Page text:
The Argument

Invective against the Jews is endemic in the the New Testament, especially in the Gospel of John and Acts.  Who can say how much of the anti-Semitism inherent in our culture arose from that source?  A great deal, if not nearly all.  Nevertheless, the real harm arose and continues to arise, not from what is contained in its pages, but from what is heard proclaimed aloud in church.

Most Christians do not read the Bible these days, and so, except for what they hear in church, they would be unaware of the invective.  Those who do read the Bible generally have a scholarly interest in their religion.  They will probe the history of the New Testament’s defamation of Jews.  To learn that history is to weaken its power to instill prejudice against the Jews.

The great majority of Christians learn what they know of the New Testament from attending church services; and they do so in an uncritical frame of mind.  They accept what they hear.  What they hear, time and again -- and have for two thousand years -- are passages from the New Testament that defame Jews.  Repetition is bad enough, but if it is followed by “The Word of God,” and is heard in a sacred setting, how can the worshiper not be affected for the worse?  It instills not only vicious prejudice against another people and another religion, but also corrupts the soul of the one who listens.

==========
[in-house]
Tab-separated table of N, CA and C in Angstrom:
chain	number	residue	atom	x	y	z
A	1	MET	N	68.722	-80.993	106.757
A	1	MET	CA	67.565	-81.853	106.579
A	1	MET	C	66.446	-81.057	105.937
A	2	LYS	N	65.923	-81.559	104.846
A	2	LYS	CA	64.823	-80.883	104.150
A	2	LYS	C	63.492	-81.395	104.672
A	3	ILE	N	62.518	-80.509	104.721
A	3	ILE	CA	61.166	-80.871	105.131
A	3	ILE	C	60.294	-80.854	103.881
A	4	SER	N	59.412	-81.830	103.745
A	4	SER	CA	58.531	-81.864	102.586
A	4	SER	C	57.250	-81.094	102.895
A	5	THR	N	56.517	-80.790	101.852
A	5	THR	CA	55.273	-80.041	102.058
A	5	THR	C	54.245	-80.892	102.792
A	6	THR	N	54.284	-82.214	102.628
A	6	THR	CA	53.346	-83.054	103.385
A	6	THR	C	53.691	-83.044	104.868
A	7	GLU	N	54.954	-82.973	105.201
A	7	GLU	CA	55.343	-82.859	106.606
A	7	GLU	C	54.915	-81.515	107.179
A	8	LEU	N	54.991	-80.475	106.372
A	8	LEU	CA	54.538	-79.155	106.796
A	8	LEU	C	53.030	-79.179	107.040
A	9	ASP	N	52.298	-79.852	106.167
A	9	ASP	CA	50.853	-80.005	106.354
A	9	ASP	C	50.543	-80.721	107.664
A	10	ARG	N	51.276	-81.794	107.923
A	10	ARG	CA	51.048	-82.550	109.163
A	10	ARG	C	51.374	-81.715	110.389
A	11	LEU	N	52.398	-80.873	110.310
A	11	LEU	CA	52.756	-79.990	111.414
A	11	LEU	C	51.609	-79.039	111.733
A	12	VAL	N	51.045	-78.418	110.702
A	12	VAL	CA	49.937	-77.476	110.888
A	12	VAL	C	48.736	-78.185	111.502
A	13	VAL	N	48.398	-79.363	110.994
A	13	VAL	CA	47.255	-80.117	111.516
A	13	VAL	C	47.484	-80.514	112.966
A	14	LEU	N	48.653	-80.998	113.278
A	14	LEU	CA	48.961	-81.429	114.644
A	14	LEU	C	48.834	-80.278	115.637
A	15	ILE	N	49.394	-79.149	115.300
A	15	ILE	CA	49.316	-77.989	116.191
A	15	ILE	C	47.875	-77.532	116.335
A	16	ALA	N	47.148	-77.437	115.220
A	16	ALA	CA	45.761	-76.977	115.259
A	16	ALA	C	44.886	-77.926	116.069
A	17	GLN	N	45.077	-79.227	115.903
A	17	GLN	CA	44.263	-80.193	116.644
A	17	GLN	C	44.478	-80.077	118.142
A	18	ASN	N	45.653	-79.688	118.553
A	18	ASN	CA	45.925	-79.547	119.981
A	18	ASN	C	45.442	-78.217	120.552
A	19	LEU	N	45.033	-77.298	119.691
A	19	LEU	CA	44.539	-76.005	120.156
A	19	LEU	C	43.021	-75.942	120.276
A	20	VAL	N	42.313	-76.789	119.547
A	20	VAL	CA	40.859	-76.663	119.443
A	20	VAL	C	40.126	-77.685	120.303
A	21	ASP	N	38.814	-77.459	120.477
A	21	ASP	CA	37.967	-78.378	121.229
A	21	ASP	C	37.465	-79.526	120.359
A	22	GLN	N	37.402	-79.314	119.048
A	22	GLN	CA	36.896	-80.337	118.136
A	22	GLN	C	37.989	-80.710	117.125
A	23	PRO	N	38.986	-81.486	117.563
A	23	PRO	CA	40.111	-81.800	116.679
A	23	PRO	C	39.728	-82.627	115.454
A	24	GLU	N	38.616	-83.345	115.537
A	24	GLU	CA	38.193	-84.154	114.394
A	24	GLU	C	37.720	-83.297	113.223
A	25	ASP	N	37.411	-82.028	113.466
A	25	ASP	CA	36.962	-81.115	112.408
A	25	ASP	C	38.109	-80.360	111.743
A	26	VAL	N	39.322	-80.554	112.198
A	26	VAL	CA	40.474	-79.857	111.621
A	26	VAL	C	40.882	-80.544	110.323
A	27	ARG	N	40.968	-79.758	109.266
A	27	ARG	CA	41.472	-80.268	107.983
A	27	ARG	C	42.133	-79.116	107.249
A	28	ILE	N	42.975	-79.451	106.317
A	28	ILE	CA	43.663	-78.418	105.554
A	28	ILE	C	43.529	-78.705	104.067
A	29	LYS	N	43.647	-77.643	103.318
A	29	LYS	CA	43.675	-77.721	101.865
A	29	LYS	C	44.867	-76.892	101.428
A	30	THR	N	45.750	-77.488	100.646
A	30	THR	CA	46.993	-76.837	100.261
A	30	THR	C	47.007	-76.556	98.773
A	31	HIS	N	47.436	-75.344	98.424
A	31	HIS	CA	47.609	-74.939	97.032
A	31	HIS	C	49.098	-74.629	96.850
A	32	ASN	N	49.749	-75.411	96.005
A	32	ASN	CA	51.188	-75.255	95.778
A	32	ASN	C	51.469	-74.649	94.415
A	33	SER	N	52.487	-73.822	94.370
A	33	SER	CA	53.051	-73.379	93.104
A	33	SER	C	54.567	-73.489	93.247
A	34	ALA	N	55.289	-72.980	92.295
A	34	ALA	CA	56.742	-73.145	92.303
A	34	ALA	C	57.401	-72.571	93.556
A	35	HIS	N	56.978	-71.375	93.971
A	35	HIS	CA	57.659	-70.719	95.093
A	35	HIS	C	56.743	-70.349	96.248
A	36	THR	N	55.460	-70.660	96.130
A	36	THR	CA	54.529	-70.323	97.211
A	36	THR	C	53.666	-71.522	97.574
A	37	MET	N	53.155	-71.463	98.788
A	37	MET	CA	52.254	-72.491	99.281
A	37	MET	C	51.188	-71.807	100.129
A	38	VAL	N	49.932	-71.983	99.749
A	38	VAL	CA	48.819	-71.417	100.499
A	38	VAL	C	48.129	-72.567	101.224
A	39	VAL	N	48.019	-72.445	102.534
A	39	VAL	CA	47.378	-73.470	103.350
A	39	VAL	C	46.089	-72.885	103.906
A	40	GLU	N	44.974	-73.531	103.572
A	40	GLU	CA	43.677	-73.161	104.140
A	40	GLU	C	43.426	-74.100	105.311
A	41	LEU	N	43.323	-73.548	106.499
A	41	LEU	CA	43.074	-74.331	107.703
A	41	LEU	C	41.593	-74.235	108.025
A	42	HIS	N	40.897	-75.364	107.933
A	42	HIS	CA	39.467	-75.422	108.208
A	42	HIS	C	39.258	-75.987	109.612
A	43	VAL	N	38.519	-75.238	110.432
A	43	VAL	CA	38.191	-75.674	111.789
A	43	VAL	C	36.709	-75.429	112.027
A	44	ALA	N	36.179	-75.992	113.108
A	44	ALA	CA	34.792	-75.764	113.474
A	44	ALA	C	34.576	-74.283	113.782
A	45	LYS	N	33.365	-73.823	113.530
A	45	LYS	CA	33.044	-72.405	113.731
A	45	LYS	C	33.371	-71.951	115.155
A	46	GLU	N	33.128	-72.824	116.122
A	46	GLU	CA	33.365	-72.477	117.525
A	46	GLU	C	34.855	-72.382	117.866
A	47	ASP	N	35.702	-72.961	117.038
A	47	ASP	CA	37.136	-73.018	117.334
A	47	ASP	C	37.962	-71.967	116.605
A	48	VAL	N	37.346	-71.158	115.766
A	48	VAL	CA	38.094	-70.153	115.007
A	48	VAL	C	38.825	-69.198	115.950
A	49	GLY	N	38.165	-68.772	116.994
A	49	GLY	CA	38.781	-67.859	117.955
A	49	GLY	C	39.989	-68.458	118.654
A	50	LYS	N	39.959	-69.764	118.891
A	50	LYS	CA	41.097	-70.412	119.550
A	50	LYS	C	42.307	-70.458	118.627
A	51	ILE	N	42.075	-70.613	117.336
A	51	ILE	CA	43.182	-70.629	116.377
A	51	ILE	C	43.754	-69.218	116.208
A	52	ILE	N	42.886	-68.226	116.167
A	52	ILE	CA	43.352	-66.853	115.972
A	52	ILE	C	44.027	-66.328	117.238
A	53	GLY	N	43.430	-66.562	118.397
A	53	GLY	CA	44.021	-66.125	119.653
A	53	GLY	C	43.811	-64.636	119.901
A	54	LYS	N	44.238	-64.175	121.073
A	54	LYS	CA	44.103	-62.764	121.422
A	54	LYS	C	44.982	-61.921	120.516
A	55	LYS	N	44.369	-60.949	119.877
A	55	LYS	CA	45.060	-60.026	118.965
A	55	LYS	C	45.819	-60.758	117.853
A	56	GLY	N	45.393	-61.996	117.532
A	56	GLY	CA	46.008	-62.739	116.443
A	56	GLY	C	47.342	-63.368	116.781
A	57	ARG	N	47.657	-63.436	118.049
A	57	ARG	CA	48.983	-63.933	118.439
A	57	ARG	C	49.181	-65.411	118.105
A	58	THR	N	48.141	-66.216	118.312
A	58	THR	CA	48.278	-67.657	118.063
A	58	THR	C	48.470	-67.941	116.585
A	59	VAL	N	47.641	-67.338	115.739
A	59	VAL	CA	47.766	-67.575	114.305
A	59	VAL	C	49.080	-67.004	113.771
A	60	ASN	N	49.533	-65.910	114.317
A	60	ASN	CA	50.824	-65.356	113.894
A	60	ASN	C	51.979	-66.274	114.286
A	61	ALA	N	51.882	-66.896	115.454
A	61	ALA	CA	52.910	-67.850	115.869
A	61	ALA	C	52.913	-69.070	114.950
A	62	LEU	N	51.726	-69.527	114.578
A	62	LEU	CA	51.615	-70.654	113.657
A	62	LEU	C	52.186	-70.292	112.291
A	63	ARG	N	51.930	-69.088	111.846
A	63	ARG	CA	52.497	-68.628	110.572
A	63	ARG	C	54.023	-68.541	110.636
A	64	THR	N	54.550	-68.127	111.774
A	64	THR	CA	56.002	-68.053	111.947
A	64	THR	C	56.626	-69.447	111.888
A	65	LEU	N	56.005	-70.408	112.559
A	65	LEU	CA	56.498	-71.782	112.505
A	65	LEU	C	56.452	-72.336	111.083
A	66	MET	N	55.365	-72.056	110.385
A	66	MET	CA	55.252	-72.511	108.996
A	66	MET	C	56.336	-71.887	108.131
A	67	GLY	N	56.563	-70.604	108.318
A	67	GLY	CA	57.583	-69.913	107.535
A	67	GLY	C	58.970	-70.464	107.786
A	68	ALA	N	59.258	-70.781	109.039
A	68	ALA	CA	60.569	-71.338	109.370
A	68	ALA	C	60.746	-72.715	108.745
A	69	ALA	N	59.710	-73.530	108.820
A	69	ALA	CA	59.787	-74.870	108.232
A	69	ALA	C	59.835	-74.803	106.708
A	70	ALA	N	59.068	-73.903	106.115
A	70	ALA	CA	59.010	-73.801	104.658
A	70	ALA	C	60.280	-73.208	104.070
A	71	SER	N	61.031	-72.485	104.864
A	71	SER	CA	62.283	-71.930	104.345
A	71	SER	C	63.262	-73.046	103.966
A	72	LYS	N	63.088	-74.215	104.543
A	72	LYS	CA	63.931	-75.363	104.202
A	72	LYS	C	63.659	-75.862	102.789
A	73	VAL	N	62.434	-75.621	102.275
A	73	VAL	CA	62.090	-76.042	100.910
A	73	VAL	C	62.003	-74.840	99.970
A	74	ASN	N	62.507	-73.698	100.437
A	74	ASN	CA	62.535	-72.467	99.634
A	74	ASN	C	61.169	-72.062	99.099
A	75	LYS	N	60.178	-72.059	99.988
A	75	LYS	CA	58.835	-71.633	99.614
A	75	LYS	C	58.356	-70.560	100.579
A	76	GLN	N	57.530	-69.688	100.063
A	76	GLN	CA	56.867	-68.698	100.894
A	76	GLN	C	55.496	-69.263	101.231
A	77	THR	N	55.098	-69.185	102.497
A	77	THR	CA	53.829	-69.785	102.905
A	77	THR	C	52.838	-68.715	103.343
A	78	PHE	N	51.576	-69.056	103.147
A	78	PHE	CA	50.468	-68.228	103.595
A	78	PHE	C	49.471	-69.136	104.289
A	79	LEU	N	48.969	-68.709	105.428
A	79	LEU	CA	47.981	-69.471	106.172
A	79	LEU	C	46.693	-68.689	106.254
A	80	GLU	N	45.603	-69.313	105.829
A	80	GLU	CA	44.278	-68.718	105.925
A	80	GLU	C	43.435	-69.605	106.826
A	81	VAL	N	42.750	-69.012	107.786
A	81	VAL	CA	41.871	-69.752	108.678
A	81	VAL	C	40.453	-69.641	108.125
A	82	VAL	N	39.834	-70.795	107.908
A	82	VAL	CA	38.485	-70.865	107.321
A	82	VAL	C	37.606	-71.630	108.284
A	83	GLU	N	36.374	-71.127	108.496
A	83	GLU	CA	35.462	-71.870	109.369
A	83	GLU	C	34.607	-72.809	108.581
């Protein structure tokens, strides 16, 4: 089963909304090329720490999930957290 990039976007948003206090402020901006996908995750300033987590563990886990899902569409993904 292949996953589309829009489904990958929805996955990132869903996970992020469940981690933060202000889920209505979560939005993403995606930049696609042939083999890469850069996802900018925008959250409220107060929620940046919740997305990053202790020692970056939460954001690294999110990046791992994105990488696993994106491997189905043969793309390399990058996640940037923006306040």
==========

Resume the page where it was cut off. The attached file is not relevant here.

The time has come to acknowledge the harm that these readings-in-the-liturgy do: to see the way they engender and reinforce bigotry; to concede that as acts of violence they help to perpetuate a violent society.  The time has come to say, “Stop!”